A new index developed by researchers at the University of Southampton and NIHR ARC Wessex* reveals neighbourhoods in the north of England have the highest risk of food insecurity.
Published in PLOS ONE, the Food Insecurity Risk Indices can identify risk to a smaller scale than ever before as it not only includes details about the geographical area but also the characteristics of the population.
The Index showed a third of at-risk areas were in the north-west and 96% of those were urban areas including areas such as the Wirral, Blackpool, Stockport, Middlesborough and St Helens.
The researchers say the map and data can be used by local authorities to better target support and help those households most at risk, ensuring their limited budgets are spent in the areas that need it the most.
Dianna Smith, Associate Professor in Geography at the University of Southampton, said: “Food security for households is influenced by multiple factors, from individual circumstances to local access to affordable resources.
“We worked with local governments and charities to create a measure of food insecurity risk in neighbourhoods that captures these barriers. By creating a detailed picture of an area, local authorities and charities can be better informed of where they need to put their resources to help the people most in need. This is particularly important in rural areas where there are pockets of high deprivation amongst areas of affluence.”
One person interviewed by the team as part of the research said: “…the usual churn of people having issues with their benefits, changing benefits, or yeah, life circumstances, crises, partners leaving…. increasing number of people who are just not making ends meet even though they are in some form of employment”
The Index was developed for more than 30,000 neighbourhoods across England with populations between 1,000 to 3,000 people. The index calculates food insecurity risk for all areas based on benefits claimants and low-income at a household level, as well as data on mental health and adult educational attainment. The study also created another index (structural risk) which included data on the obstacles people face when living in those areas, such as distance to large supermarkets where food is cheaper, broadband speed and public transport links. The researchers say this Structural Index is important to provide details of barriers in more rural areas alongside the main Index.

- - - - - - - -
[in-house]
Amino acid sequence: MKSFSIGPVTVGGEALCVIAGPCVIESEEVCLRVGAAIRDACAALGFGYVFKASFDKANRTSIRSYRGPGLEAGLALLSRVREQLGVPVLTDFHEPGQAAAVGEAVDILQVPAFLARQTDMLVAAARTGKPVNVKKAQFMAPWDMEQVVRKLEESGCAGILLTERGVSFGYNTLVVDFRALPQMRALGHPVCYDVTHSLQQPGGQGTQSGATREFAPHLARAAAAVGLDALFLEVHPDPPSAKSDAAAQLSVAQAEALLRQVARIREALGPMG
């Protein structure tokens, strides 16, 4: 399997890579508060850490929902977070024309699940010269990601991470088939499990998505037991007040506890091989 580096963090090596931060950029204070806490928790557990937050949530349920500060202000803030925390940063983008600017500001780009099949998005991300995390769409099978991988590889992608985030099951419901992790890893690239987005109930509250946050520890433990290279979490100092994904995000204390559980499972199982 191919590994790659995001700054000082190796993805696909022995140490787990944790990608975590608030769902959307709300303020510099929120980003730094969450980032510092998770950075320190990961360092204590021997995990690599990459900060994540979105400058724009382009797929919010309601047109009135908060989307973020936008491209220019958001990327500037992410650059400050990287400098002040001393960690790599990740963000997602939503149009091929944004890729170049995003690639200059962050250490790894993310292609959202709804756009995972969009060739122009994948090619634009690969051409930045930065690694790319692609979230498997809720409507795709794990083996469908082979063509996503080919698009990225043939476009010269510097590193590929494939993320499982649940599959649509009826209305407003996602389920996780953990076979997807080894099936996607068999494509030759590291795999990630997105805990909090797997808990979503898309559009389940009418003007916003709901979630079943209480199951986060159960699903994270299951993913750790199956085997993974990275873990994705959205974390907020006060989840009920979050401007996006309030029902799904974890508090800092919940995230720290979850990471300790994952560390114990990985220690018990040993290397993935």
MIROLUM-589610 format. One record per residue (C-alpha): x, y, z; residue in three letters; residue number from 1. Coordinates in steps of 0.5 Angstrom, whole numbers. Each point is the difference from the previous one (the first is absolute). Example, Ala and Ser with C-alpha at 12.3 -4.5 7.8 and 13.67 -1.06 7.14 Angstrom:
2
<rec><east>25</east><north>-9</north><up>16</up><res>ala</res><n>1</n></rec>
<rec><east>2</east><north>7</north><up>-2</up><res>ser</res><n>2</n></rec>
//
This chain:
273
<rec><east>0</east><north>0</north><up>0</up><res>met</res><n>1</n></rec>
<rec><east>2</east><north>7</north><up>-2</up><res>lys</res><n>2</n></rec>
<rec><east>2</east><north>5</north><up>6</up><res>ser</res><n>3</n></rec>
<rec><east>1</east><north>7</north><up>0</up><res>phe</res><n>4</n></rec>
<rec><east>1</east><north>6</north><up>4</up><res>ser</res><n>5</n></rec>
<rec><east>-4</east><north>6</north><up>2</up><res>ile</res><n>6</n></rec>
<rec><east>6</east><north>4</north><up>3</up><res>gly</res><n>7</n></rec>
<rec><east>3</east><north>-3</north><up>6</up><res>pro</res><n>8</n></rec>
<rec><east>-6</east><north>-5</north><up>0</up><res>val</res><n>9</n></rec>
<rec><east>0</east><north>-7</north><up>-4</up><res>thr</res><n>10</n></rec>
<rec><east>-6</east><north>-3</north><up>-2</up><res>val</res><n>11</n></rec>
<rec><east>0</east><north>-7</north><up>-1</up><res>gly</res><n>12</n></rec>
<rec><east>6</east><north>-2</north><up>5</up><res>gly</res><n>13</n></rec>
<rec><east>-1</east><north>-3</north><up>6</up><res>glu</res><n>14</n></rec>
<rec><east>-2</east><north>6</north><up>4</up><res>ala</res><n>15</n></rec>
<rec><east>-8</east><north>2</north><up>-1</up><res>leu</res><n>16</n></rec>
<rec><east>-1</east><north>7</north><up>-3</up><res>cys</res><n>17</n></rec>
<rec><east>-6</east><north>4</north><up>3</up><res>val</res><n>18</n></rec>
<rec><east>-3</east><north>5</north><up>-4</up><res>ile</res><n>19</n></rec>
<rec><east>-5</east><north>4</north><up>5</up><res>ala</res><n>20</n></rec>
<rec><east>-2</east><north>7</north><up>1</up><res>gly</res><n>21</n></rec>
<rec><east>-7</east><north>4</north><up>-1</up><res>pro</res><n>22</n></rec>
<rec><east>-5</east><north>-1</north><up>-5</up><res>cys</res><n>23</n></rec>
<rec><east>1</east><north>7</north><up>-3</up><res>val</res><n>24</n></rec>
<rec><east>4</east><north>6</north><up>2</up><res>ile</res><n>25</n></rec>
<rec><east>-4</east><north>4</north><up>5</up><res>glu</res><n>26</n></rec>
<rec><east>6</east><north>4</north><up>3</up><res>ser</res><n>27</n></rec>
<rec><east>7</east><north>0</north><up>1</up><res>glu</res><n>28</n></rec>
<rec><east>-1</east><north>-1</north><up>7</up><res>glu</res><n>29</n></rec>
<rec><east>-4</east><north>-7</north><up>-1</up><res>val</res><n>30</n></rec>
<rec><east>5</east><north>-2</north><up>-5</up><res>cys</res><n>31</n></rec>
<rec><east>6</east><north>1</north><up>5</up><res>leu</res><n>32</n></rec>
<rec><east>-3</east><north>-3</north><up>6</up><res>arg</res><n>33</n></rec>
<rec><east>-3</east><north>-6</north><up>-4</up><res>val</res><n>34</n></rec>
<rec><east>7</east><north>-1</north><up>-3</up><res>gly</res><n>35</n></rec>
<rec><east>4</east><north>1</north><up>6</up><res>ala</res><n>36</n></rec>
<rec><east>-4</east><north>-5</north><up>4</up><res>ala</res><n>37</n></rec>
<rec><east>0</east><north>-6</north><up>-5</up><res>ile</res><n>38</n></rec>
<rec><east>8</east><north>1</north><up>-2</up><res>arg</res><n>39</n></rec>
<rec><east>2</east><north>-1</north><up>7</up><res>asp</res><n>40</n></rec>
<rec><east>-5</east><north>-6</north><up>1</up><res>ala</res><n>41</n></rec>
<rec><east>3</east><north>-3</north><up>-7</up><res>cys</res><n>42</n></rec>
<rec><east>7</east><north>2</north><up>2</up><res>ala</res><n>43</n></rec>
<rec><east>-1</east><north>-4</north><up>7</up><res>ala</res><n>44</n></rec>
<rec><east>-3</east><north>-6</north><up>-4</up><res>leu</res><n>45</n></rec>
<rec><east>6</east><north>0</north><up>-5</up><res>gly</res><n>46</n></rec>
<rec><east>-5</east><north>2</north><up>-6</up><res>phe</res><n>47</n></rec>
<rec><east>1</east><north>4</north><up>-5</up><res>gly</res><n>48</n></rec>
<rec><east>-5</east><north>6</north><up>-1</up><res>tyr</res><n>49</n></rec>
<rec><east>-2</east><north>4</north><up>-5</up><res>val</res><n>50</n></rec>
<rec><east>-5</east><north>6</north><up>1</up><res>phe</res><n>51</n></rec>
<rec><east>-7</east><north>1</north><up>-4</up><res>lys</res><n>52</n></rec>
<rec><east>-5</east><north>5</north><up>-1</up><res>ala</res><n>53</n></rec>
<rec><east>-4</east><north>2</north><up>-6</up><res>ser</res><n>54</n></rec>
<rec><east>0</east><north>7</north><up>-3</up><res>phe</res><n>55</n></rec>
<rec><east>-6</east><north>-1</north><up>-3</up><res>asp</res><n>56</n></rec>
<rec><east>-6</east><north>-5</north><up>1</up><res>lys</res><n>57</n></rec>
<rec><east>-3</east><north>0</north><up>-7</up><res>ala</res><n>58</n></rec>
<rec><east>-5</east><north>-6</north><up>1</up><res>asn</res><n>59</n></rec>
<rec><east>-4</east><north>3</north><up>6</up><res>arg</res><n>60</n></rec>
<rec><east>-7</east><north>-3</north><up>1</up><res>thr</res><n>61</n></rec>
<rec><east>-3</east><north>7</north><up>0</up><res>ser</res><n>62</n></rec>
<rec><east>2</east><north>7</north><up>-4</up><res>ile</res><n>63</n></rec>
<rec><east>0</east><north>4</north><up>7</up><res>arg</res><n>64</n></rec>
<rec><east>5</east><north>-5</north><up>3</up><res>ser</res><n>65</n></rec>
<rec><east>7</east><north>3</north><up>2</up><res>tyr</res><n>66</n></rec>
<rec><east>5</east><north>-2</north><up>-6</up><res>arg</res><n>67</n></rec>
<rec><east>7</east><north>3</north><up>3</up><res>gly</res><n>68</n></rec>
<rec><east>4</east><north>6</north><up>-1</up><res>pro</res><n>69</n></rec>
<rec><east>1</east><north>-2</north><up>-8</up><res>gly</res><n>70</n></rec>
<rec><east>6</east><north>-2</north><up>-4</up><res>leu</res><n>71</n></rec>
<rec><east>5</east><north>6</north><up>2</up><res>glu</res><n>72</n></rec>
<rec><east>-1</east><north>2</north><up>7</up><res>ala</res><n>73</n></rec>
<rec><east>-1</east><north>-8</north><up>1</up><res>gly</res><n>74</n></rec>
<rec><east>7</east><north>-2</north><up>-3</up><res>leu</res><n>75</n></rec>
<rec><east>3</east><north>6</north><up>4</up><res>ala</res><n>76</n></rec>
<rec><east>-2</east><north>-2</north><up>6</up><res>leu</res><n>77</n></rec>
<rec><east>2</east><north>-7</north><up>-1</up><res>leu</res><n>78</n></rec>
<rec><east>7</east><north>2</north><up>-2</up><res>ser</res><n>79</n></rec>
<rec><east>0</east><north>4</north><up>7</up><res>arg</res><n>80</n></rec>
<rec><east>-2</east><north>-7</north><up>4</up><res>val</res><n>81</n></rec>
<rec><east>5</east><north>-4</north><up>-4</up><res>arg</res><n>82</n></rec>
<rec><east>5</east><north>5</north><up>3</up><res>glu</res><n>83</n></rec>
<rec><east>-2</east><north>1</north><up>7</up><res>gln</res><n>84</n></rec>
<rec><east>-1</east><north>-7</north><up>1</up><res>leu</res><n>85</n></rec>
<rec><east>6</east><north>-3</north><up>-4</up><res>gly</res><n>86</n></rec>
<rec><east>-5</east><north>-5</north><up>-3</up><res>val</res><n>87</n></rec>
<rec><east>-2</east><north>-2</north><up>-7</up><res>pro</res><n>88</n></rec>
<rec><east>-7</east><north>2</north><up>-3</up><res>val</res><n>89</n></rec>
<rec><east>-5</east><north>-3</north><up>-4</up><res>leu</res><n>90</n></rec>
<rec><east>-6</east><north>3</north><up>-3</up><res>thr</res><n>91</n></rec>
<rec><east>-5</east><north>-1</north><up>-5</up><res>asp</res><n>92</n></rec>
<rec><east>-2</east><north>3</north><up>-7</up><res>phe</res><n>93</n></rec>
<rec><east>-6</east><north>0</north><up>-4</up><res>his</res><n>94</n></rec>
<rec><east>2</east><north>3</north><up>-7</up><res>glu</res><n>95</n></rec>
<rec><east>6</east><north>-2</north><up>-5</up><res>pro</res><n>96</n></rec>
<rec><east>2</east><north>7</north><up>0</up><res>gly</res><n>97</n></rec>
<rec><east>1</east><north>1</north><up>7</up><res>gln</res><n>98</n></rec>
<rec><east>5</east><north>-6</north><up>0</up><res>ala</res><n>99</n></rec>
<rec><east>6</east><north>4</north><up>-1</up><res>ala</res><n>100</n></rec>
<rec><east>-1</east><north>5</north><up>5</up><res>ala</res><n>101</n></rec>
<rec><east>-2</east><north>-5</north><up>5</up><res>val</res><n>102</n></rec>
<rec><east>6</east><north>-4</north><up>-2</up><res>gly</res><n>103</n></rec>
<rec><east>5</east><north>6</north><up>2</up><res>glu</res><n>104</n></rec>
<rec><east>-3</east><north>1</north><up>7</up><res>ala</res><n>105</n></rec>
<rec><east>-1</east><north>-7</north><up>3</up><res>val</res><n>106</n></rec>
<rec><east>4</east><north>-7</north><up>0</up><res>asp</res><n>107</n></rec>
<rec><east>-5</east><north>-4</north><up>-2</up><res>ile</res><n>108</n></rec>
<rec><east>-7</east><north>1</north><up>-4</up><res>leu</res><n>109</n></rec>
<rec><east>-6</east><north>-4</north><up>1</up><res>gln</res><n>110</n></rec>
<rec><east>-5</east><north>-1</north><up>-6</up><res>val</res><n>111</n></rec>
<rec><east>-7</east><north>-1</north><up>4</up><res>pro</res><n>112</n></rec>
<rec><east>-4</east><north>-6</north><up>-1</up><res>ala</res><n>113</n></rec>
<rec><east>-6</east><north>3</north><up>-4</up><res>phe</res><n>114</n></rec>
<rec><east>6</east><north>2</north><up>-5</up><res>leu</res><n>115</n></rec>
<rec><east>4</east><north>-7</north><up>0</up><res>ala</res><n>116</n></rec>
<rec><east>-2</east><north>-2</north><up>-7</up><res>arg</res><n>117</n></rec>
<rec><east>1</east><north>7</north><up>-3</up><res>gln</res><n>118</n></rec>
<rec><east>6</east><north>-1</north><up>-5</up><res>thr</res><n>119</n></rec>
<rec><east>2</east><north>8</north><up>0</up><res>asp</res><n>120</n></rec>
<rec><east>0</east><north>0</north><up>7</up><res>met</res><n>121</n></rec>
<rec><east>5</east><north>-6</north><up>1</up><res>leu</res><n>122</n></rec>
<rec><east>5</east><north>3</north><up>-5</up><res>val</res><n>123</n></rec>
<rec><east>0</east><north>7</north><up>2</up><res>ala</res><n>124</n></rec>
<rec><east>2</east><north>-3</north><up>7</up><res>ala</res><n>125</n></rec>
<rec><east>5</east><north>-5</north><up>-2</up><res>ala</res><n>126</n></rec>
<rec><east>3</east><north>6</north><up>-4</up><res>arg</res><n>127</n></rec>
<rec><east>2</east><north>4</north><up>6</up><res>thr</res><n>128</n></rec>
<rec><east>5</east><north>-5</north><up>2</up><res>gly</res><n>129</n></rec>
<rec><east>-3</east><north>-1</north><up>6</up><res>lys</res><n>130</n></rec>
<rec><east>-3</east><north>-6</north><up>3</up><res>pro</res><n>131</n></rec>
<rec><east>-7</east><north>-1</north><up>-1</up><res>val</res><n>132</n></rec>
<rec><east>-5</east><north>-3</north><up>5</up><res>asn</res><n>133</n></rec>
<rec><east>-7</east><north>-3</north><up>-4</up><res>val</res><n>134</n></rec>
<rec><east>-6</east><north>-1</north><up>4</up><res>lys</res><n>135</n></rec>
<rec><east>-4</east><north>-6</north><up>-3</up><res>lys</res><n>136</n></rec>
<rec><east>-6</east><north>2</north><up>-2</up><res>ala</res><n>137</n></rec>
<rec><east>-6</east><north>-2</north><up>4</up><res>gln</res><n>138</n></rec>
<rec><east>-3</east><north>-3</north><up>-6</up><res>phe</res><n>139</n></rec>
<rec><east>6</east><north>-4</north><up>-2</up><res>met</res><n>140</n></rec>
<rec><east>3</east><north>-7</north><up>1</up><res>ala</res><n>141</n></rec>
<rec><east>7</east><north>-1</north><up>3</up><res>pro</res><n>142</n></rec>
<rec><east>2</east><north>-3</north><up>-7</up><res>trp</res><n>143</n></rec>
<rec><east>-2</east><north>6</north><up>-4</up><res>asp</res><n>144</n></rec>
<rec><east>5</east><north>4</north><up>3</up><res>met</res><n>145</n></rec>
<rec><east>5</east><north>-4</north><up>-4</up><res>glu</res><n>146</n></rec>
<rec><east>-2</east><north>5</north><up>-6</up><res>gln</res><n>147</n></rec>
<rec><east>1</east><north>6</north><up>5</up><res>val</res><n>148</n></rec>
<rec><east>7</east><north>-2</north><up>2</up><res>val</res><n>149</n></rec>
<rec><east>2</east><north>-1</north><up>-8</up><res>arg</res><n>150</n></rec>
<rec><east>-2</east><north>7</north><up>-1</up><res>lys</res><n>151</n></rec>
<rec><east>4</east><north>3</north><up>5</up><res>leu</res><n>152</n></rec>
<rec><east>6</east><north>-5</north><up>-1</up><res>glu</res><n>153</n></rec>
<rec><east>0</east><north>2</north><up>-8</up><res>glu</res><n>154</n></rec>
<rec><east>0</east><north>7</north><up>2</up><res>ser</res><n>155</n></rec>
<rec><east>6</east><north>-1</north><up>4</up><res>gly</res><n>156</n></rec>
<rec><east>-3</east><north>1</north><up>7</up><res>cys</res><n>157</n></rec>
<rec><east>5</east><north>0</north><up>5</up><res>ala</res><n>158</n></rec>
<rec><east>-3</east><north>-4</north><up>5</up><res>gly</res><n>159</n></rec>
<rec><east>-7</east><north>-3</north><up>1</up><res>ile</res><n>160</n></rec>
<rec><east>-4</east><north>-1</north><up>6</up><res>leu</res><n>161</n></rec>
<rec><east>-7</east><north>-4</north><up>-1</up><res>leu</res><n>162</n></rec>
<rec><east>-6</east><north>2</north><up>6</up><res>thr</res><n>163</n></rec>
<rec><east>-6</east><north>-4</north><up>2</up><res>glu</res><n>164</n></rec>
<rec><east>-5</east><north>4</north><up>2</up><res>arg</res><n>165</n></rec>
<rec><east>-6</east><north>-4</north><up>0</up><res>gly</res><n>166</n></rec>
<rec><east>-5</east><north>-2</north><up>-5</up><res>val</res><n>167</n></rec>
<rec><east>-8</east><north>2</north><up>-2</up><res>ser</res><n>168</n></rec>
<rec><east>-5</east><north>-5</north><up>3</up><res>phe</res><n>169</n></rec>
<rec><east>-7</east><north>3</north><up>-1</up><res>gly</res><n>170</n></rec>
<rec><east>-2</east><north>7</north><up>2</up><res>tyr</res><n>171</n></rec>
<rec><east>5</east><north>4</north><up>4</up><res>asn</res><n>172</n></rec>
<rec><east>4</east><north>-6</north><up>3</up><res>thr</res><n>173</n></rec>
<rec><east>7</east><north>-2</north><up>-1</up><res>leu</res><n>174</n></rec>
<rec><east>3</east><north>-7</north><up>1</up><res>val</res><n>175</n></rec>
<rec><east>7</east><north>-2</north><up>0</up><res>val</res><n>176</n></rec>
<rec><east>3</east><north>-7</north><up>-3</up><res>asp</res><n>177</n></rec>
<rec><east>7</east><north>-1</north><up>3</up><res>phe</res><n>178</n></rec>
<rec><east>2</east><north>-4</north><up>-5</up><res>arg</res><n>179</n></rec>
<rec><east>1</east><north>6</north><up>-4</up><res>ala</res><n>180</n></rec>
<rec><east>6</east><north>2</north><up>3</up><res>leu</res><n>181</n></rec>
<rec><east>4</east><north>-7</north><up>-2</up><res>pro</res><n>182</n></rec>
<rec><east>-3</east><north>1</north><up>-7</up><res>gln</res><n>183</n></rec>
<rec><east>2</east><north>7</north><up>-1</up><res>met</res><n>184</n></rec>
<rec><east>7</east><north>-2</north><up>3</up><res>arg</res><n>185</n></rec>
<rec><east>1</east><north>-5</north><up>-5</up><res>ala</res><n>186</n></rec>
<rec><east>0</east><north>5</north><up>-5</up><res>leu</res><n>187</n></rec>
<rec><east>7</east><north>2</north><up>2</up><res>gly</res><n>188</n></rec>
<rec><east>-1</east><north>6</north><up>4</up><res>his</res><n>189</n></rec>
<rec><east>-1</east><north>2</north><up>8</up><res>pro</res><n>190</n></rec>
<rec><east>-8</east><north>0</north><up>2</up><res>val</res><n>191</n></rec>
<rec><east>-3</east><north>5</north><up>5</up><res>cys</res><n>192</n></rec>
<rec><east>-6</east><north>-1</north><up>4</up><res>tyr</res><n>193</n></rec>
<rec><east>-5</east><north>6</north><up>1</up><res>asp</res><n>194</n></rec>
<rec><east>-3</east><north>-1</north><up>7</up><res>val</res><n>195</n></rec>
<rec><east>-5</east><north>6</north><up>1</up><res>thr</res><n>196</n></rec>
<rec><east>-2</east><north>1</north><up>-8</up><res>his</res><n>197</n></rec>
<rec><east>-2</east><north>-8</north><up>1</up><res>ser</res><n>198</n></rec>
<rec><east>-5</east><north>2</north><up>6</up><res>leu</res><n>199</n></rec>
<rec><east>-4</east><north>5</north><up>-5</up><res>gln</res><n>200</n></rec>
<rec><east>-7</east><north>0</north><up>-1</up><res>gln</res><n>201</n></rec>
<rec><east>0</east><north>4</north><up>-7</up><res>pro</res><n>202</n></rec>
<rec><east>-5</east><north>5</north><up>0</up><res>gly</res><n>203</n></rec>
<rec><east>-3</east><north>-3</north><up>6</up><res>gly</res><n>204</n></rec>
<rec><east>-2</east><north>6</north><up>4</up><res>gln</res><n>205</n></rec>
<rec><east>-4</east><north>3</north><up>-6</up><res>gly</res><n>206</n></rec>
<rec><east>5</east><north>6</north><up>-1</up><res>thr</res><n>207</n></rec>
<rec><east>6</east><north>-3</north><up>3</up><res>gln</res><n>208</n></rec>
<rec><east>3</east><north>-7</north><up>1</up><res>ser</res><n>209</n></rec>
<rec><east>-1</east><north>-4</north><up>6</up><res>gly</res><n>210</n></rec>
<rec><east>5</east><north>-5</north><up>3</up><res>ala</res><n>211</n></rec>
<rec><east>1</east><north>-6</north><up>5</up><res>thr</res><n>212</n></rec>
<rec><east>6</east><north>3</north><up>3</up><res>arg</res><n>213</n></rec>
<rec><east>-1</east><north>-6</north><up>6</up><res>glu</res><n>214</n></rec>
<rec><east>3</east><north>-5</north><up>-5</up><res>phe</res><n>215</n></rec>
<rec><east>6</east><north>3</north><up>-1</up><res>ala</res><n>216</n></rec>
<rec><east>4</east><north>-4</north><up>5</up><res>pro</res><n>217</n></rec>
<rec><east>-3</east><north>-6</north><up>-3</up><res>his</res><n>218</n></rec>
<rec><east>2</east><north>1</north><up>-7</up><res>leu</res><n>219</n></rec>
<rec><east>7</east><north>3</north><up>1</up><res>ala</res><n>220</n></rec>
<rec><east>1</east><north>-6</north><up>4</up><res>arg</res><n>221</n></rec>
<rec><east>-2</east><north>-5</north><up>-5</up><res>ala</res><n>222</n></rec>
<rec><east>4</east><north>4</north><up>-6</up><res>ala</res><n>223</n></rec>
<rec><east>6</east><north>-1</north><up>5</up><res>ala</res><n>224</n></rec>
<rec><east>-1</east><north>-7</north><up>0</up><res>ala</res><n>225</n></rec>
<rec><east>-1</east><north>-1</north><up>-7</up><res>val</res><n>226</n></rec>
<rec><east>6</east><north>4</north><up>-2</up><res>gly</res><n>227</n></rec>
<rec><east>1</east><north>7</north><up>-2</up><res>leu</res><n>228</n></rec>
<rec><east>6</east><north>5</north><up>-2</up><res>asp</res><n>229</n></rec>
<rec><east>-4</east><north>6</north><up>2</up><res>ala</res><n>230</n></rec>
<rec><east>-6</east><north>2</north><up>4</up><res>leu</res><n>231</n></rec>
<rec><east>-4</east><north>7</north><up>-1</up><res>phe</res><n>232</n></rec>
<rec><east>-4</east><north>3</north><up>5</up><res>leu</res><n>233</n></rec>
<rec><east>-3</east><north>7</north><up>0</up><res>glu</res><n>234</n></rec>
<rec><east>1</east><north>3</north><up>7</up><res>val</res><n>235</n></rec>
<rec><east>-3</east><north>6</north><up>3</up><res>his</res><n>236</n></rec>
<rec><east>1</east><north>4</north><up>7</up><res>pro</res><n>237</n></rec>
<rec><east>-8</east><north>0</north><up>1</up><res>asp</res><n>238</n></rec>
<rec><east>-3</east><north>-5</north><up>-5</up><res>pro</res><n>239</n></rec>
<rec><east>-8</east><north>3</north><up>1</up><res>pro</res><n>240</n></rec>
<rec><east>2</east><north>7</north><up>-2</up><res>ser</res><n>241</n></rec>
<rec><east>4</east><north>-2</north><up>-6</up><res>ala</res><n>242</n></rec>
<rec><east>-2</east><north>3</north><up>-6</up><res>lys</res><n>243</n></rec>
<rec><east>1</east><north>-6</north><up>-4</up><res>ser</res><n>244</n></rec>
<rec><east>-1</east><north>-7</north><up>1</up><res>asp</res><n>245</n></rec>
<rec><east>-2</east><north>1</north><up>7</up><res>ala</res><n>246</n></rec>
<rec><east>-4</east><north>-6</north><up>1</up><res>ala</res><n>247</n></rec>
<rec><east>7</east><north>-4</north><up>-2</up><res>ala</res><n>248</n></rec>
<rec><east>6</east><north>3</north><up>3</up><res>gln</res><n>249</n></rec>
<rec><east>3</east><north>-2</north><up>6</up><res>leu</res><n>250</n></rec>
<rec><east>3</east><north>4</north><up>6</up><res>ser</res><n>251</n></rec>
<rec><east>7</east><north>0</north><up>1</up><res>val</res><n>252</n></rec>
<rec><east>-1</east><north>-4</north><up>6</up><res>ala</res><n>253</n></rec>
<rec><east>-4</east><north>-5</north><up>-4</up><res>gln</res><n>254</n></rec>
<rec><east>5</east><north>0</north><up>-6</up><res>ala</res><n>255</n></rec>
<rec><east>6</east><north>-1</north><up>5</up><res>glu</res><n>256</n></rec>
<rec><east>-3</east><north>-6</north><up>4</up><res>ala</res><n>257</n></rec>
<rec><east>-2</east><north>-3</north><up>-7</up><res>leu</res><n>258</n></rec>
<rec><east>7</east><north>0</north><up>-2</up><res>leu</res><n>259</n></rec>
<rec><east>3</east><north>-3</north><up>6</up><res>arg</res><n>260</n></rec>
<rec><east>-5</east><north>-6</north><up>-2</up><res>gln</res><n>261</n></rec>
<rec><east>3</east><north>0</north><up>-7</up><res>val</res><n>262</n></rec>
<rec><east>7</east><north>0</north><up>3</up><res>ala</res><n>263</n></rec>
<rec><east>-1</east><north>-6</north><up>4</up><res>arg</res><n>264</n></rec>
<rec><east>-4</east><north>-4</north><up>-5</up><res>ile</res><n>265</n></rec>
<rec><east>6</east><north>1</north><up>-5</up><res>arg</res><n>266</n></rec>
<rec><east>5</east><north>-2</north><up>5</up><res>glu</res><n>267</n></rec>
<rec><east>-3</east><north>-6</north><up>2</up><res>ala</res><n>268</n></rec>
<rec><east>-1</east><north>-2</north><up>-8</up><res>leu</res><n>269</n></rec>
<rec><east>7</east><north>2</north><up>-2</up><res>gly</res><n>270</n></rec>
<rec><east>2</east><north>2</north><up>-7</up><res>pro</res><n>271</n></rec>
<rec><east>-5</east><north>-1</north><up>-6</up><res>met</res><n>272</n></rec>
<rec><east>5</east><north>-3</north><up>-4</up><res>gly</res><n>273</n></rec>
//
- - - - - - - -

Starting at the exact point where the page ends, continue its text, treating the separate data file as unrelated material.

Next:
The researchers have made the maps and data freely available at https://www.mylocalmap.org.uk/iaahealth/ to encourage local authorities to be better prepared and provided targeted help and support.
Nisreen Alwan, Professor of Public Health at the University of Southampton and deputy lead for Healthy Communities at NIHR ARC Wessex, added: “Food insecurity in England is not a new social challenge, and while data has been collected about household food insecurity the detail of where more people experience food insecurity is lacking. Where people live is closely linked to their wellbeing and shapes health inequalities. Our work developing a food insecurity risk index for rural and urban settings in England, supported by the NIHR Applied Research Collaboration Wessex, gives local government and charities a tool to target resources and services to help those most at need particularly during this cost of living crisis.”
Notes to editors
The paper is published at https://journals.plos.org/plosone/article?id=10.1371/journal.pone.0267260
NIHR ARC Wessex: National Institute for Health and Social Care Applied Research Collaboration Wessex was established in October 2019 to conduct research to promote the health and wealth of people in Hampshire, Dorset and the Isle of Wight - and beyond.
The table below shows the main Food Insecurity Risk Index and the Structural Risk Index. The researchers say the Structural Risk Index should be used alongside the main risk measure in areas outside of cities. The structural risk measure includes distance to medium or large supermarkets, distance to employment centres of >100 employees, density of bus stops and digital access (download speed), all of which add to the individual risk of food insecurity reflected in the main measure.
Food insecurity risk (Rank)
Structural risk (Rank)